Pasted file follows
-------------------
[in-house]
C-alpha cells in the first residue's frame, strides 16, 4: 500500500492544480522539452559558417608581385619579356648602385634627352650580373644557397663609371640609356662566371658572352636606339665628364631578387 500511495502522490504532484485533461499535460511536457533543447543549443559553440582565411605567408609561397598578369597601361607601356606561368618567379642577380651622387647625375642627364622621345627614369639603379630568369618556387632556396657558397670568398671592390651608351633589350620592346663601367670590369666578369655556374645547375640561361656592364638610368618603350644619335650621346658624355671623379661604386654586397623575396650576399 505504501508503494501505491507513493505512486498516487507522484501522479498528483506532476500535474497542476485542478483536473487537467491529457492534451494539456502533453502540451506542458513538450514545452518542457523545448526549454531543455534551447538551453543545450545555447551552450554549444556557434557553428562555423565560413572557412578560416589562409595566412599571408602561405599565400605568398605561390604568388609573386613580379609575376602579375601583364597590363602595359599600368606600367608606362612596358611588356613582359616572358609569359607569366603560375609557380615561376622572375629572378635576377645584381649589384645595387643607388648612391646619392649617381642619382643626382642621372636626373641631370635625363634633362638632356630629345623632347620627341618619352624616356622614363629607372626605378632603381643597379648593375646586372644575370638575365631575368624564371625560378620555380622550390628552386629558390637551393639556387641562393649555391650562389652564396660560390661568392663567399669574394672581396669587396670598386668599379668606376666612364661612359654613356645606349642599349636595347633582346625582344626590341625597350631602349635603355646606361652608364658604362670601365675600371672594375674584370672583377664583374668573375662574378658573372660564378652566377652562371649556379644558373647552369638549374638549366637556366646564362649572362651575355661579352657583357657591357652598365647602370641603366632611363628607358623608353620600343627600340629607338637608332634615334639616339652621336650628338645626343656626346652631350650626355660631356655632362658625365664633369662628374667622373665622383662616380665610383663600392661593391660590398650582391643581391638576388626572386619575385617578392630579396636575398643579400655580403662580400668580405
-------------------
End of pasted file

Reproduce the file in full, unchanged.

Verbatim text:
[in-house]
C-alpha cells in the first residue's frame, strides 16, 4: 500500500492544480522539452559558417608581385619579356648602385634627352650580373644557397663609371640609356662566371658572352636606339665628364631578387 500511495502522490504532484485533461499535460511536457533543447543549443559553440582565411605567408609561397598578369597601361607601356606561368618567379642577380651622387647625375642627364622621345627614369639603379630568369618556387632556396657558397670568398671592390651608351633589350620592346663601367670590369666578369655556374645547375640561361656592364638610368618603350644619335650621346658624355671623379661604386654586397623575396650576399 505504501508503494501505491507513493505512486498516487507522484501522479498528483506532476500535474497542476485542478483536473487537467491529457492534451494539456502533453502540451506542458513538450514545452518542457523545448526549454531543455534551447538551453543545450545555447551552450554549444556557434557553428562555423565560413572557412578560416589562409595566412599571408602561405599565400605568398605561390604568388609573386613580379609575376602579375601583364597590363602595359599600368606600367608606362612596358611588356613582359616572358609569359607569366603560375609557380615561376622572375629572378635576377645584381649589384645595387643607388648612391646619392649617381642619382643626382642621372636626373641631370635625363634633362638632356630629345623632347620627341618619352624616356622614363629607372626605378632603381643597379648593375646586372644575370638575365631575368624564371625560378620555380622550390628552386629558390637551393639556387641562393649555391650562389652564396660560390661568392663567399669574394672581396669587396670598386668599379668606376666612364661612359654613356645606349642599349636595347633582346625582344626590341625597350631602349635603355646606361652608364658604362670601365675600371672594375674584370672583377664583374668573375662574378658573372660564378652566377652562371649556379644558373647552369638549374638549366637556366646564362649572362651575355661579352657583357657591357652598365647602370641603366632611363628607358623608353620600343627600340629607338637608332634615334639616339652621336650628338645626343656626346652631350650626355660631356655632362658625365664633369662628374667622373665622383662616380665610383663600392661593391660590398650582391643581391638576388626572386619575385617578392630579396636575398643579400655580403662580400668580405